As an ordering devise, the grid is not a unique to architecture. One need simply look out the window to the orthogonal pattern of the street grid in our cities or to observe green blocks of crops in the fields of the countryside. The grid as an ordering devise is pervasive. It is recurrent in mathematics, science, technology, art, and architecture.

Architecture is initially conceived in the brain, as a collection of concepts, thoughts and ideas. At this stage the architecture is chaotic. Despite Hollywood portrayals to the contrary, this chaos cannot simply be regurgitated into a fully formed work of architecture. There is a process. Those concepts, thoughts, and ideas have to make it to paper and the architect must employ his or her creative arsenal at the project. He must convert that chaos to order. Enter...the grid.

Parthenon, 432 BCE
I am not certain of the earliest use of the grid in architecture but the analytical Greeks were certainly advocates. A good architectural definition of the grid comes from architect and educator Francis D.K. Ching - "A rectangular system of lines and coordinates serving as a reference for locating and regulating the elements of a plan.The success of the Parthenon can be contributed to more than its form. It is also derived from its order. The underpinnings of the Parthenon, like many buildings that followed, is the grid. 

I would embrace Ching's definition even more if he were to omit from it the word "rectangular". It is certainly true that the grid is normally rectangular, but that does not have to be the case. Take for example I.M. Pei's East Wing Addition to the National Gallery. Here a triangular grid is used to great effect. As the visitor enters the east wing and overlooks the balcony, it becomes obvious that Pei has extruded the grid from the floor plane and superimposed it in three dimensional space. This is a skill possessed by our great practitioners. Wright was known for his use of grids, which included virtually any geometric pattern that could be construed with a 45 or 30-60-90 triangle.

At some early point in my career I ran across a book by Charles Woods, A Natural System of House Design, which makes an eloquent case for architects not to use the grid simply as a rough guide, but to really stick to it. Woods uses his own excellent residential projects to demonstrate the versatility and flexability of the grid. He speaks of the module, a sort of three dimensional grid, stating, "The module is the identity, form, essence, and being of the design in contrast to the becoming of matter of the built structure."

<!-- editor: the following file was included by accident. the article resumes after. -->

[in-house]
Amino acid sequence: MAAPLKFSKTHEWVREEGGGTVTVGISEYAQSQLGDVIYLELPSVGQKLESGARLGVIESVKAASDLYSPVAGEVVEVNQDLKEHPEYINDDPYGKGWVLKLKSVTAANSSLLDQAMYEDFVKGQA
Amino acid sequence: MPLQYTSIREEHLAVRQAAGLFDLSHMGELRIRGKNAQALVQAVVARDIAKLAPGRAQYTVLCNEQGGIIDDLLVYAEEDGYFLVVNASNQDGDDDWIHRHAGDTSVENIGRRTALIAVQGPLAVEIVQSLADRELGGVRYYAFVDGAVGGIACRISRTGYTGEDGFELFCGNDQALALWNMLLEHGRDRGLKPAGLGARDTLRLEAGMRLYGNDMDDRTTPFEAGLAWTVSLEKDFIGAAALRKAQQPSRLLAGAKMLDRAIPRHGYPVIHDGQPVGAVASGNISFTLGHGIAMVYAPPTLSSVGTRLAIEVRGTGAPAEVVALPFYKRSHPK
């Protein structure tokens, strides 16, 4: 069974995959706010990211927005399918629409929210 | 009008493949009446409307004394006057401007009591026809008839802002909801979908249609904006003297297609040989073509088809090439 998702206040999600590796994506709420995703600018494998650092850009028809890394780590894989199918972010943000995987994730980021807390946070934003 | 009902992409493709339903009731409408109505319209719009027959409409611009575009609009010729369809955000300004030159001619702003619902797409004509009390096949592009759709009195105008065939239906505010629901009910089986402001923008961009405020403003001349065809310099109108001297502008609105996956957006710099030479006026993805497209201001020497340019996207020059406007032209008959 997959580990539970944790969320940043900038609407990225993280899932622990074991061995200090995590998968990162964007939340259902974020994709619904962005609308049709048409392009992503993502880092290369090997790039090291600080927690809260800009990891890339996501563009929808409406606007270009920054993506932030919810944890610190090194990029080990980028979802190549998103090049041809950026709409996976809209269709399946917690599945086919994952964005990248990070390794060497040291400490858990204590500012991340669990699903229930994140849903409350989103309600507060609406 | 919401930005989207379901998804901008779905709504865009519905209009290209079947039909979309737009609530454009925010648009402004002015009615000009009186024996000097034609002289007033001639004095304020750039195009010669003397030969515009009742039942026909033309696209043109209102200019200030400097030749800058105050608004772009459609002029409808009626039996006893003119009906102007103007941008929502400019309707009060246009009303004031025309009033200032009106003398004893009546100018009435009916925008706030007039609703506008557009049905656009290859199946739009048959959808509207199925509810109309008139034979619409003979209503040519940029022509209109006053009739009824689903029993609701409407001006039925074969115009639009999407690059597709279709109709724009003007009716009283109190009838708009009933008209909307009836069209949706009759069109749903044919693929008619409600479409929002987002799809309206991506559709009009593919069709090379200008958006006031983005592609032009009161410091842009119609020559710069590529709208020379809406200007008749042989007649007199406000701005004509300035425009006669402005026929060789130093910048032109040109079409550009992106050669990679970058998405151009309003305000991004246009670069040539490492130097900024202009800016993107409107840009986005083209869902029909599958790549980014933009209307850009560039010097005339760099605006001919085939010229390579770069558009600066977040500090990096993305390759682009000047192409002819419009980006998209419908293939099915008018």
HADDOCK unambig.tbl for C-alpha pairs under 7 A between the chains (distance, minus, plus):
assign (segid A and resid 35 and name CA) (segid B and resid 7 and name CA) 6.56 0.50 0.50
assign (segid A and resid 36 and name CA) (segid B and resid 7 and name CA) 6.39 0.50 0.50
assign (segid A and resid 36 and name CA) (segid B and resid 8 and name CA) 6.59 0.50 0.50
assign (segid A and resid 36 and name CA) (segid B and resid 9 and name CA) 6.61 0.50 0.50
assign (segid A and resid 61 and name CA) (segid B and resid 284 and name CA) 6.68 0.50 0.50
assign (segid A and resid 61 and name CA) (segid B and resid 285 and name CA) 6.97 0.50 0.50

Since this blog is all about connections, I thought it might be interesting to close by passing along a connection between the use of the grid by two great designers - the late great graphic designer Massimo Vignetti and the talented architect Richard Meier.

letterhead design example by Vignetti
The Vignetti canon advocates the use of grids in the layout of everything from letterheads and business cards to books. Vignetti has been quoted, tongue in cheek, as saying that the grid is the "underwear" of the book. Vignetti's clean, minimalist design approach to book and magazine layouts did not go unnoticed by Meier, who retained Vignetti to document his works of architecture for his monographs. Flipping through the books is fascinating. As in Meier's architecture, the grid is not immediately conspicuous, but is definitely there. Once one detects and examines the grid, it presence and power becomes obvious. The text boxes and image boxed makes sense. Even the white spaces make sense. As in Meier's buildings, the grid serves as the underpinning of a project that really works!

Rochofsky Residence, Meier & Partners, 1996 
Rochofsky Residence, Meier & Partners, 1996 
Next month we will step back to look at the big picture of architecture, investigating how architecture fits with humanity's basic needs.  Join me for All architecture is shelter.

Tuesday, January 31, 2017

Architecture & Steel: The Impact of Steel

"The versatility of steel gives architects the freedom to achieve their most ambitious visions."

For decades after carbon was first added to iron, steel in architecture was used primarily as the bones of the building. Other materials were the skin. This was revealed in the previous post. The work of Mies' builidngs, where the structure was an essential part of the facade,  provided a segue for steel's transformation from bone to skin. This post explores the versatility of steel.

History often repeats itself. Just as Eiffel's tower had done almost ninety years earlier, Piano and Rogers' Centre Pompidou was initially despised and rejected, before becoming accepted then loved, by the Parisians. This building ushered in a new word to the architectural lexicon - high tech. It also launched the careers of two young architects who are among the greats practicing today, Renzo Piano and Richard Rogers. The building was completely unapolagetic in its use of steel ... exposed ...  inside and out. What made Centre Pompidou different was not that it was being used, but how it was used. It was expressed, and not only the structure but also the pipes, conduits, cables, and grates. It is as if the skin was peeled away.